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Nov 21, 2019

U.S. surgeon general discusses global health with IU leaders, students

U.S. Surgeon General Jerome Adams, an IU alumnus and former IU School of Medicine faculty member, met with university leaders and students Nov. 18 at IUPUI.Photo by Liz Kaye, Indiana University

Vice Admiral and U.S. Surgeon General Dr. Jerome M. Adams joined deans, students and leaders from throughout Indiana University on Nov. 18 in Indianapolis to discuss a wide range of health topics and the ways that their work in global health can improve U.S. health.

Adams received his medical degree in 2002 from the IU School of Medicine and previously served as Indiana State Health Commissioner.

He began the discussion, hosted by the IU Center for Global Health, by talking about the impact of social determinants of health such as transportation, housing and a safe environment.

“Health is more than health care,” Adams said. “The statistics suggest that only about 15 percent of health is impacted by your access to traditional health care,” he said.

For the third year in a row, life expectancy in the U.S. is going down despite the country spending more than any other on health care, he said.

Adams noted that there are lessons to be learned from many countries that spend less and have better health outcomes because they are investing in other parts of health that the U.S. health care system does not.

“There is a lot we can learn by comparing and contrasting global health and investments between the U.S. and other countries,” he said.

Speaker series features 2 professors

Professors from the University of Notre Dame and Duke University are the next two speakers featured in the IU School of Medicine’s Indiana Center for Regenerative Medicine and Engineering Speaker Series.

Hsueh-Chia Chang will speak on “Isolation of exosomes from other nanocarriers and quantification of their molecular cargo” from noon to 1 p.m. Nov. 22 in Room 401 at the Ruth Lilly Medical Library, 975 W. Walnut St., Indianapolis.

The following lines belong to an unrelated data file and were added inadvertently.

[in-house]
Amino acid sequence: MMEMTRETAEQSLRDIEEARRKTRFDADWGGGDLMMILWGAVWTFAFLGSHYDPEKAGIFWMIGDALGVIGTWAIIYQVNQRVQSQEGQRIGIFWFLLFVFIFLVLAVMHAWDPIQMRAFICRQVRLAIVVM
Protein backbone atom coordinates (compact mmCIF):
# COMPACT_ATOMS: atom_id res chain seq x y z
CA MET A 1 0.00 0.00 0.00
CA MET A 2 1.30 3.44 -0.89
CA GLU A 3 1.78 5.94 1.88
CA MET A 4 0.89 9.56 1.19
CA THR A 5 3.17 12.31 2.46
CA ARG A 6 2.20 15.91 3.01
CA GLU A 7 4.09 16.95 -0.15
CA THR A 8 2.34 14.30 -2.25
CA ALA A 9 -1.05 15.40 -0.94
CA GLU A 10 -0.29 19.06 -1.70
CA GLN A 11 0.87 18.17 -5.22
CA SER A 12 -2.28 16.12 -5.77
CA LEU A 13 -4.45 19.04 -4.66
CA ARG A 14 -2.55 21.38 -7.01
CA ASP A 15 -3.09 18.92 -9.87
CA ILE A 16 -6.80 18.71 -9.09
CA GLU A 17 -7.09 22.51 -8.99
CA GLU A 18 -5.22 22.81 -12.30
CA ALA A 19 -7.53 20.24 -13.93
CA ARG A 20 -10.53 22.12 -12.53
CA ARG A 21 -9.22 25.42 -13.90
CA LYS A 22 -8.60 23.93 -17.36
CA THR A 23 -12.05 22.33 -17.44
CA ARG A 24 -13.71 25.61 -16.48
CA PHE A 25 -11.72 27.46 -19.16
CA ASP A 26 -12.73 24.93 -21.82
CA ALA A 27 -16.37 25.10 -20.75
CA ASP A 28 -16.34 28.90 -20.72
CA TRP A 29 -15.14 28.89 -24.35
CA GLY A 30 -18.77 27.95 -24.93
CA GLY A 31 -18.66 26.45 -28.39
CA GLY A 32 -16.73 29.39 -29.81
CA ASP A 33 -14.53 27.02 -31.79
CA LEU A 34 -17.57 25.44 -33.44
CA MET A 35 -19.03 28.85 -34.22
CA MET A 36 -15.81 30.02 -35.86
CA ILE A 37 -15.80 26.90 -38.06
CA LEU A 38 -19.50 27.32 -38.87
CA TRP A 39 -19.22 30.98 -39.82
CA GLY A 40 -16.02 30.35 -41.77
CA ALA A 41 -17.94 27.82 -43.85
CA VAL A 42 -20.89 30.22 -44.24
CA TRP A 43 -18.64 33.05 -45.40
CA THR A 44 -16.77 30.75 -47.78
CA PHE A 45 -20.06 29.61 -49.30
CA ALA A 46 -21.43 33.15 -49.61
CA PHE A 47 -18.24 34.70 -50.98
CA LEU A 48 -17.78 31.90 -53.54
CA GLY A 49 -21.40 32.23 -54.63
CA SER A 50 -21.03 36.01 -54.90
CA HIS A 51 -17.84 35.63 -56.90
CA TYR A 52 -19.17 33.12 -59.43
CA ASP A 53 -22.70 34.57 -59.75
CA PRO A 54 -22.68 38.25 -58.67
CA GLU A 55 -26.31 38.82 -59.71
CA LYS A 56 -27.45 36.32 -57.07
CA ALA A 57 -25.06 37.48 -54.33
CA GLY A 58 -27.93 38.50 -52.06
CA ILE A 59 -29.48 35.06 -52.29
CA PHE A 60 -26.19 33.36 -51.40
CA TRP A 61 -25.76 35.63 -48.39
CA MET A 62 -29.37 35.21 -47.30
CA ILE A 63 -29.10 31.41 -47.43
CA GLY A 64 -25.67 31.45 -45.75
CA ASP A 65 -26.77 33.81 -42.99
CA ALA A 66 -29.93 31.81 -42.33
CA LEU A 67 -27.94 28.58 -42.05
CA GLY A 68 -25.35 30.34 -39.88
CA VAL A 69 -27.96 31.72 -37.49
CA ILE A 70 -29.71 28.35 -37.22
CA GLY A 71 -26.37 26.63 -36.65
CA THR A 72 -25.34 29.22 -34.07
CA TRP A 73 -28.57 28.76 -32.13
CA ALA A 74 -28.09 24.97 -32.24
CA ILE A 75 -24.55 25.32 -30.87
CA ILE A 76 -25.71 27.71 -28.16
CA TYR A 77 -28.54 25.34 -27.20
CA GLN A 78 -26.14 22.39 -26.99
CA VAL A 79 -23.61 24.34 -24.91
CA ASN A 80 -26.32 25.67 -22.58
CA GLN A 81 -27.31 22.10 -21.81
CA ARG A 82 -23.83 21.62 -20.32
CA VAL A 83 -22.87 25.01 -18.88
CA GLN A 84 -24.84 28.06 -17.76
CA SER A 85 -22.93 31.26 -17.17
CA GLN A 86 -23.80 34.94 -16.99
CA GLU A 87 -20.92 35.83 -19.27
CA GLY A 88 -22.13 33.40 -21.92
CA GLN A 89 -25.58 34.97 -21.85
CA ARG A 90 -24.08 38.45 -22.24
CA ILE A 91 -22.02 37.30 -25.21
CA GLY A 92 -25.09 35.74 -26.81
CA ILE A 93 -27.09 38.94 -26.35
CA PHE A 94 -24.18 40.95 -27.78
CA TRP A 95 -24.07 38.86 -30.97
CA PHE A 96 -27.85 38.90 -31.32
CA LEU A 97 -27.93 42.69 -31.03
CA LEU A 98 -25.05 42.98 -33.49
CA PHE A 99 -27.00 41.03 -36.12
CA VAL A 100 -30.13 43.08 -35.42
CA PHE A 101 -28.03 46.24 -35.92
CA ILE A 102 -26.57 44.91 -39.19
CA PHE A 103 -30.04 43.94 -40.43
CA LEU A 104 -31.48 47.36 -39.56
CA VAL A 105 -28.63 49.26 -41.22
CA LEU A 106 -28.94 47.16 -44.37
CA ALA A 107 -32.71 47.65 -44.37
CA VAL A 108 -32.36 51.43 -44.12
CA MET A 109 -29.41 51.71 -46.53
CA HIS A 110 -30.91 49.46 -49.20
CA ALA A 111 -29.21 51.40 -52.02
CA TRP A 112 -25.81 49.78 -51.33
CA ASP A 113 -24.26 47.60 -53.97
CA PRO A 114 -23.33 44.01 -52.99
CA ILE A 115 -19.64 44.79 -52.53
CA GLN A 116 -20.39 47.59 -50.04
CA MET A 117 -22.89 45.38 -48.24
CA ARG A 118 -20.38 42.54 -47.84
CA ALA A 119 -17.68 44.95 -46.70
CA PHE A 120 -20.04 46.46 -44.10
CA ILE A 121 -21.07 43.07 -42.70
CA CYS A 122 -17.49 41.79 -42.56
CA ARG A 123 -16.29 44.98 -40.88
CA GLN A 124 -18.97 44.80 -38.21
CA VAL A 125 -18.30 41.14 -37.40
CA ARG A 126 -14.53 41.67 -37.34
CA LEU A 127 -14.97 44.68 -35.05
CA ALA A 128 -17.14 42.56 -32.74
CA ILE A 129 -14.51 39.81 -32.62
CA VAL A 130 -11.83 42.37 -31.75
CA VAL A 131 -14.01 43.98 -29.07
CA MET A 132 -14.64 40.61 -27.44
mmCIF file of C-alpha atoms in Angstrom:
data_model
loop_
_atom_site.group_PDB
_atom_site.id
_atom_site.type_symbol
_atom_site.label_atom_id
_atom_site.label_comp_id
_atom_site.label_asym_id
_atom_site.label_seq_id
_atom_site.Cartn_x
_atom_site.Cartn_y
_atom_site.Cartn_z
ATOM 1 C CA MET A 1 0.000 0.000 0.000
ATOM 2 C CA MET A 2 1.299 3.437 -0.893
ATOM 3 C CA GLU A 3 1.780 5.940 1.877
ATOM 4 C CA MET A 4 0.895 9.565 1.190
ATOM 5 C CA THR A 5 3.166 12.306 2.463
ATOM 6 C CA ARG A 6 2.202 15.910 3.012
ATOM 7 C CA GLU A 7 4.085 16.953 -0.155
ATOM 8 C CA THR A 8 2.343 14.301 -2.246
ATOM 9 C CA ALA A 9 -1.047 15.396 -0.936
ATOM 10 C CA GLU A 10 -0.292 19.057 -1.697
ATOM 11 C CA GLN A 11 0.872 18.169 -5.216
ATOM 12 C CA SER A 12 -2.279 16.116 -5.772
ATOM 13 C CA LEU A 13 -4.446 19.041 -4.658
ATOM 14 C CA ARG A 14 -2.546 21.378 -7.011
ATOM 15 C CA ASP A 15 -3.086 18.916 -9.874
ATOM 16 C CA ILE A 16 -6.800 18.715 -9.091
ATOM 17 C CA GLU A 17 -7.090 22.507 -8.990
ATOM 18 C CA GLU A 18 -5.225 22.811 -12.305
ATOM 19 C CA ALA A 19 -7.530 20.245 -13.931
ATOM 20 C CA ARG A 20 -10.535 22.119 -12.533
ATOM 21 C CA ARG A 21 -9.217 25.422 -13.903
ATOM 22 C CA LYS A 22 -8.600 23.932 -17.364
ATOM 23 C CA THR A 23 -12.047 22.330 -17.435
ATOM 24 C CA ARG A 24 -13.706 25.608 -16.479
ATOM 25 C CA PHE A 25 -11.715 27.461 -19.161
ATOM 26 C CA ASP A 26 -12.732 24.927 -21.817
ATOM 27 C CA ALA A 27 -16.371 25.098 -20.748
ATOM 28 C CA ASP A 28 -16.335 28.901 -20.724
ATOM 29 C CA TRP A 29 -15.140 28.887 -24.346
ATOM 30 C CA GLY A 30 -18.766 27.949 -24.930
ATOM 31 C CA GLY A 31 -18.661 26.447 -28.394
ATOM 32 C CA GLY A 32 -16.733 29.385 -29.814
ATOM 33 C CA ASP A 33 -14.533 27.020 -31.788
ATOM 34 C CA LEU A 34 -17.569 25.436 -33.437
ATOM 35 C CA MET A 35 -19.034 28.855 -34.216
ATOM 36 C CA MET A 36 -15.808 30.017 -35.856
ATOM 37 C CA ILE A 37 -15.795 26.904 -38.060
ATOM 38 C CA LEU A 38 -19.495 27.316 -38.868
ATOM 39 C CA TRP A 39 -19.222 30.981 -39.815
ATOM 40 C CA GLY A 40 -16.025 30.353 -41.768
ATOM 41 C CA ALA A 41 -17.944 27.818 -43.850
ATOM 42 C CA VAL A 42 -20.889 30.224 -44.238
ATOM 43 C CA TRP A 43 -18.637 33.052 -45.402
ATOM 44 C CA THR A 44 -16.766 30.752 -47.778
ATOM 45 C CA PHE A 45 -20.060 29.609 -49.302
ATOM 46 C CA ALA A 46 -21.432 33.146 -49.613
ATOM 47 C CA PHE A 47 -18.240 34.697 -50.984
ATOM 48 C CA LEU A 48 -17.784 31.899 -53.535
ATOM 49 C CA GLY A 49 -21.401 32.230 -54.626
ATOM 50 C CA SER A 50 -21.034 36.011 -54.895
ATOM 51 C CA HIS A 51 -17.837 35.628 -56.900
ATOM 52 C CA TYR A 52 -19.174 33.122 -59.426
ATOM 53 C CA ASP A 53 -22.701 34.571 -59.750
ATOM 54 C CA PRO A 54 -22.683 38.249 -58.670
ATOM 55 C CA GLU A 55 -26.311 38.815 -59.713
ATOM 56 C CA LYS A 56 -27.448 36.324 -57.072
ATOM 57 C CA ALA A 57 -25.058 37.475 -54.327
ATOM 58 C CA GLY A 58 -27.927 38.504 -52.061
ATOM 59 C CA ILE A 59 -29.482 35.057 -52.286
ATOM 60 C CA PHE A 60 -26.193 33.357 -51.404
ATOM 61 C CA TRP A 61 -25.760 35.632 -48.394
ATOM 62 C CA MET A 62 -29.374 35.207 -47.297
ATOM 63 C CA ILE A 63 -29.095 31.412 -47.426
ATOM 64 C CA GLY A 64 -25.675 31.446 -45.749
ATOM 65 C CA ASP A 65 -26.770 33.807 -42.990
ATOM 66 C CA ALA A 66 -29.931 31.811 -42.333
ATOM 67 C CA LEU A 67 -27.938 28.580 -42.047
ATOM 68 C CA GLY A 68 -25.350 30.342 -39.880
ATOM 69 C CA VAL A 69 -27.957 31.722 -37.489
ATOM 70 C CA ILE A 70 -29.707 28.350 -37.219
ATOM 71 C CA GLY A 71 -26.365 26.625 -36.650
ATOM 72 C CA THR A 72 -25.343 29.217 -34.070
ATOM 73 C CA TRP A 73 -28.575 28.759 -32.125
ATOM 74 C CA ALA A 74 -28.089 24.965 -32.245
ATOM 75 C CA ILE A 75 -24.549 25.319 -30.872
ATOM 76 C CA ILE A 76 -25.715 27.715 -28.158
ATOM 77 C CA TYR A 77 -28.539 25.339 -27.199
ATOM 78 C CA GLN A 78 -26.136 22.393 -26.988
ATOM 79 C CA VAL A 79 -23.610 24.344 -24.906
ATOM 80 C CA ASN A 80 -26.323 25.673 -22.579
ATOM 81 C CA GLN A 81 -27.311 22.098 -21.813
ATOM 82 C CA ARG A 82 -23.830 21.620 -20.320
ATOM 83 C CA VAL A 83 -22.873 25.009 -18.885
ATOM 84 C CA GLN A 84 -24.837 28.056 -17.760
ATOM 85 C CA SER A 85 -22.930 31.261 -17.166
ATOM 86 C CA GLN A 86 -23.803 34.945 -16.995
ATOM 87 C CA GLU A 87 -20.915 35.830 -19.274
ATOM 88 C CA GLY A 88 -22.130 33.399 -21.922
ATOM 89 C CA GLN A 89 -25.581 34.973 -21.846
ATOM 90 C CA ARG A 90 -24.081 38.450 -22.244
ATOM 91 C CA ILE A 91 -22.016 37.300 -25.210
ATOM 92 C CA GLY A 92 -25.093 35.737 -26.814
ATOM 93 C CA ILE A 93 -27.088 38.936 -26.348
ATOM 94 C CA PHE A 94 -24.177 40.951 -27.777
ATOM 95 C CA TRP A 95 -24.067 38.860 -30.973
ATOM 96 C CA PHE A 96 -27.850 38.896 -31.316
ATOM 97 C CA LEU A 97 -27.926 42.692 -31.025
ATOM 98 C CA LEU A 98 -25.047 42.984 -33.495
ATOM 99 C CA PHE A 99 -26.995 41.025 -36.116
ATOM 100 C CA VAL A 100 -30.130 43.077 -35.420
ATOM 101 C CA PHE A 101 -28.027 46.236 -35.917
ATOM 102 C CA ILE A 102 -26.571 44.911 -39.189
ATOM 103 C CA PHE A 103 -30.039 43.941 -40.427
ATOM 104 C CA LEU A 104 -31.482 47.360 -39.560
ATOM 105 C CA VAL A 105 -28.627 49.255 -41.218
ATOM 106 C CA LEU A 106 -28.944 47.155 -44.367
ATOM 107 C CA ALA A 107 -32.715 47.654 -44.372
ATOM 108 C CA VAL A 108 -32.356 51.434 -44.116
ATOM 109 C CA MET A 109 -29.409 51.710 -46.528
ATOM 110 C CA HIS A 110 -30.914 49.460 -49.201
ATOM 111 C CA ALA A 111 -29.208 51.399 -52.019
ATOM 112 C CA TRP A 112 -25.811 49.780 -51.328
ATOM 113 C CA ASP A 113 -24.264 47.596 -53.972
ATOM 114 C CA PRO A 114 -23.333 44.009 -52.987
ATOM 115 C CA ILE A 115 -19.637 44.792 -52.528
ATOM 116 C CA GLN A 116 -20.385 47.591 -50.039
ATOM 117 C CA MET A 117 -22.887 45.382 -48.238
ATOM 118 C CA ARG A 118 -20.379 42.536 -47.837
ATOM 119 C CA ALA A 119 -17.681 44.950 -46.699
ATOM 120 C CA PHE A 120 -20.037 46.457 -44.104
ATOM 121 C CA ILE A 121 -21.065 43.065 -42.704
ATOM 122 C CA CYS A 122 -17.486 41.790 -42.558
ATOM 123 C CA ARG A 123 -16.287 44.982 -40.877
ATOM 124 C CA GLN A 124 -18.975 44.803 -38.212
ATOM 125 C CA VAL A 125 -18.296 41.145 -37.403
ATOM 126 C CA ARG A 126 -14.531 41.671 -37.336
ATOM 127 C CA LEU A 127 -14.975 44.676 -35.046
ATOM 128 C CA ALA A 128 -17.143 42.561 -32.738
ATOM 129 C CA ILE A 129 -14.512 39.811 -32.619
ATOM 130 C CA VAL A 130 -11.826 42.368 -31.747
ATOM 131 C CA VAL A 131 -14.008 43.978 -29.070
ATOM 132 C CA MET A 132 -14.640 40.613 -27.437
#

He is the Bayer Professor of Engineering and director for the Center for Microfluidics and Medical Diagnostics at Notre Dame.

Matthew L. Becker will speak on “New resorbable materials and inks are needed if additive manufacturing will really change medicine” from noon 1 p.m. Dec. 18 in Room 317 at the Ruth Lilly Medical Library.

He is a professor of chemistry, mechanical engineering and material science; biomedical engineering; and orthopedic surgery at Duke.

Day of Remembrance on Dec. 2

IUPUI will hold this semester’s Day of Remembrance on Dec. 2.Photo by Liz Kaye, Indiana University

The Day of Remembrance will be observed from 11 a.m. to 2 p.m. Dec. 2 in Room 305 of the Campus Center.

The event, held twice a year, is a time for the IUPUI family to remember students, faculty, staff and alumni who have passed away.

During the ceremony, people may share a memory of a friend or loved one who is being honored.

Grant helps professor study Alzheimer’s

Jingwen Yan, an assistant professor of bioinformatics in the School of Informatics and Computing, has received a $428,244 National Institutes of Health R21 grant to explore the genetic basis of Alzheimer’s-altered brain connectivity.

Yan’s grant is titled “Gene Co-Expression Underlying the Connectomic Alterations in Alzheimer’s Disease.”

Researchers know there is a close relationship between gene co-expression and the brain’s structural and functional networks, but it isn’t yet clear which genes are responsible.

Using her NIH exploratory/developmental research grant, Yan is developing novel integrative approaches and is eager to identify functional and structural brain networks altered in Alzheimer’s disease as well as genes whose co-expression network is associated with the networks altered in Alzheimer’s.


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